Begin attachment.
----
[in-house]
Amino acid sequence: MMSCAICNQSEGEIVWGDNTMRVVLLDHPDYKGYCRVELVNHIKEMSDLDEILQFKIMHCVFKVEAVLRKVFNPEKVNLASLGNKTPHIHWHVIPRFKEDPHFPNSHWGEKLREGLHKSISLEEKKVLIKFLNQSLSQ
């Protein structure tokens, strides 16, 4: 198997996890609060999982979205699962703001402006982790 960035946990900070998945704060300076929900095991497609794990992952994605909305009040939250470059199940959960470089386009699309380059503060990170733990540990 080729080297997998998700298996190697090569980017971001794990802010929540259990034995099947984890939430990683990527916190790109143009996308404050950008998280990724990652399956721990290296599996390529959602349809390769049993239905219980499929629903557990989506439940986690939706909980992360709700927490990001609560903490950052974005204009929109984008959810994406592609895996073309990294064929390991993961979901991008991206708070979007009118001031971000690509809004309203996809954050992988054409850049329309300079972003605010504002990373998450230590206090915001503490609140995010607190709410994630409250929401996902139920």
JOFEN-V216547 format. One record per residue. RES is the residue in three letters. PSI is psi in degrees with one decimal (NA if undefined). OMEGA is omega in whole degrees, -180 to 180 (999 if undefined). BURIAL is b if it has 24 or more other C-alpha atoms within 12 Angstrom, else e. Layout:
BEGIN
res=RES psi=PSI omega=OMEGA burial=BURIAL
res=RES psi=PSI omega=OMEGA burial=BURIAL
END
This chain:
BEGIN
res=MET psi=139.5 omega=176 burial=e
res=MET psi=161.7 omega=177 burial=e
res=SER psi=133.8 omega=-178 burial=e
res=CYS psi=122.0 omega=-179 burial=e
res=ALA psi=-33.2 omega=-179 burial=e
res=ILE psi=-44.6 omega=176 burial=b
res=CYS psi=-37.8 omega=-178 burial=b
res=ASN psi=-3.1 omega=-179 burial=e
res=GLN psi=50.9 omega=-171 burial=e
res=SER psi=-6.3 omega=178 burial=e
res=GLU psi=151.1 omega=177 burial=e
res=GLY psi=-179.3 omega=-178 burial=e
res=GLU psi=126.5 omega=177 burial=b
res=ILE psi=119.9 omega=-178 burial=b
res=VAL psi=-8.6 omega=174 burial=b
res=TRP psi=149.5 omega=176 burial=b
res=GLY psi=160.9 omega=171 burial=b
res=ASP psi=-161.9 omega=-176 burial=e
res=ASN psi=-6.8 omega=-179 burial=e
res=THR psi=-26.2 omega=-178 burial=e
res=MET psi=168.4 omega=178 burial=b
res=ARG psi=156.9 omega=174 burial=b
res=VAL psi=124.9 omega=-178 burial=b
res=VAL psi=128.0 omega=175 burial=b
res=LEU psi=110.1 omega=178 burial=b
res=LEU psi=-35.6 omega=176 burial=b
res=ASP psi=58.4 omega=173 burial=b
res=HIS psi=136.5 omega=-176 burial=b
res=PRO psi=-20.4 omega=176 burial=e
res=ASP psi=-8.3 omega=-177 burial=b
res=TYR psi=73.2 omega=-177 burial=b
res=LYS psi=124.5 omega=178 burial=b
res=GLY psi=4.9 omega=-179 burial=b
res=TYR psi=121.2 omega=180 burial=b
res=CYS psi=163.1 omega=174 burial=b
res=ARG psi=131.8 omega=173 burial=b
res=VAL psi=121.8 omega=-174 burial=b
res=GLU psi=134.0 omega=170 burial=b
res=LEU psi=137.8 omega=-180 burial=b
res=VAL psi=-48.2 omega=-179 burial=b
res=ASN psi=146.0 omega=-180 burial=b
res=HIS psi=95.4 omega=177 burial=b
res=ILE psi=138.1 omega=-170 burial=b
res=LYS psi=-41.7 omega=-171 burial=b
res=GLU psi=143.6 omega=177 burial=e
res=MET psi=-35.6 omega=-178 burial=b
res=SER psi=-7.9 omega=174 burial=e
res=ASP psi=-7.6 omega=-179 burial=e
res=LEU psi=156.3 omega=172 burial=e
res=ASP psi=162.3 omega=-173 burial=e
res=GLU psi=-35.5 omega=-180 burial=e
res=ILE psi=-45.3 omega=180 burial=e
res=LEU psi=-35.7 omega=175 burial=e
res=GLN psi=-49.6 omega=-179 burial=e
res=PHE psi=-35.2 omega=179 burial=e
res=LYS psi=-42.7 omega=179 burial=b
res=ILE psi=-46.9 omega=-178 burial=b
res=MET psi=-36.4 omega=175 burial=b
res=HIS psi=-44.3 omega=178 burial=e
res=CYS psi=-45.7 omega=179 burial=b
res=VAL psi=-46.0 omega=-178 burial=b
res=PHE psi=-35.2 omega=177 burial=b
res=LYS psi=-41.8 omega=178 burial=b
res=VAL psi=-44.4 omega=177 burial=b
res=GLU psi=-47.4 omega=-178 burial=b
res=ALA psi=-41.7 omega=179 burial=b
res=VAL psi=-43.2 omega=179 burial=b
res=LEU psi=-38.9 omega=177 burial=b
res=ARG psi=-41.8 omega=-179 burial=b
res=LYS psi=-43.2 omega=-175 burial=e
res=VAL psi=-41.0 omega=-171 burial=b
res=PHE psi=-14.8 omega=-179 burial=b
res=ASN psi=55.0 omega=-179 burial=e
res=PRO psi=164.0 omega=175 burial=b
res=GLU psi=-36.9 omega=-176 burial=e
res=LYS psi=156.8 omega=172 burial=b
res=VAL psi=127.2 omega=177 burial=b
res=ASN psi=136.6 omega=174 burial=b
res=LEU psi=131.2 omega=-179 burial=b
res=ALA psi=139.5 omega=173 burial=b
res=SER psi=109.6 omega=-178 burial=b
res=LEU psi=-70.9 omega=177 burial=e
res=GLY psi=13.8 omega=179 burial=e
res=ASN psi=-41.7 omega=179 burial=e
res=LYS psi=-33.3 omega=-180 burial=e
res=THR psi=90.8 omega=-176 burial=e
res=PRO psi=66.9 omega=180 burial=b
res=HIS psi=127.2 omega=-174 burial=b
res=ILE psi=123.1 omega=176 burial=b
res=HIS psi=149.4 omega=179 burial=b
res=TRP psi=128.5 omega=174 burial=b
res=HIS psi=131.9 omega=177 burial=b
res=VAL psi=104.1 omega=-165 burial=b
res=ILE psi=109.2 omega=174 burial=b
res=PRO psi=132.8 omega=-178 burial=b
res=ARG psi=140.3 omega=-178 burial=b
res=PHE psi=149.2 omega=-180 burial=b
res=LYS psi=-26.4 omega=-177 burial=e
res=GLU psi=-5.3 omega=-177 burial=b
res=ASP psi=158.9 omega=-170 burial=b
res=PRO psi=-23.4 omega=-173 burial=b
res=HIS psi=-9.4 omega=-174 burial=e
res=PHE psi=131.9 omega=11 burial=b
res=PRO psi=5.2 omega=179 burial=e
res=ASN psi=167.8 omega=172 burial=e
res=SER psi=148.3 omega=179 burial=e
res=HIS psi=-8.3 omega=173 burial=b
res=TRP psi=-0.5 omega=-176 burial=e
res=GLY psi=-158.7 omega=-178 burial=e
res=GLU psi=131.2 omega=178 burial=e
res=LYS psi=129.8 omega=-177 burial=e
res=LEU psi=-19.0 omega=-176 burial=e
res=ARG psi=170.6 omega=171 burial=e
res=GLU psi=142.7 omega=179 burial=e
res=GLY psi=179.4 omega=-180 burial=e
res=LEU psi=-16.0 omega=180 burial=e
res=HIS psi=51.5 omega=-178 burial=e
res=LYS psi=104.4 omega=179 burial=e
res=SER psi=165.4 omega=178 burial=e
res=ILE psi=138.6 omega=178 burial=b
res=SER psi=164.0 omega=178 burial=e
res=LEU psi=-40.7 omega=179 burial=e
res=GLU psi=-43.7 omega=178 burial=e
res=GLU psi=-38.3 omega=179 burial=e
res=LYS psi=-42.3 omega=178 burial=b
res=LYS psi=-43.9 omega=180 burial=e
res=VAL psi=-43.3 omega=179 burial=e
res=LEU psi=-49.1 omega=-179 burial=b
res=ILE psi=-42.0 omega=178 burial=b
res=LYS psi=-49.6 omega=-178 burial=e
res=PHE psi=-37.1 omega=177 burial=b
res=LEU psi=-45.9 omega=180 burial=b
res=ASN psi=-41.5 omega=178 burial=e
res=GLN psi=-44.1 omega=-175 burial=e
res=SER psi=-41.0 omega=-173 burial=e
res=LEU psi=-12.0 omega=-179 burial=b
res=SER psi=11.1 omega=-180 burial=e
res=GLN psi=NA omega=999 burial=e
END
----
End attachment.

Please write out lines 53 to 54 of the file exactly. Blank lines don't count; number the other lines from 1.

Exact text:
res=ILE psi=138.1 omega=-170 burial=b
res=LYS psi=-41.7 omega=-171 burial=b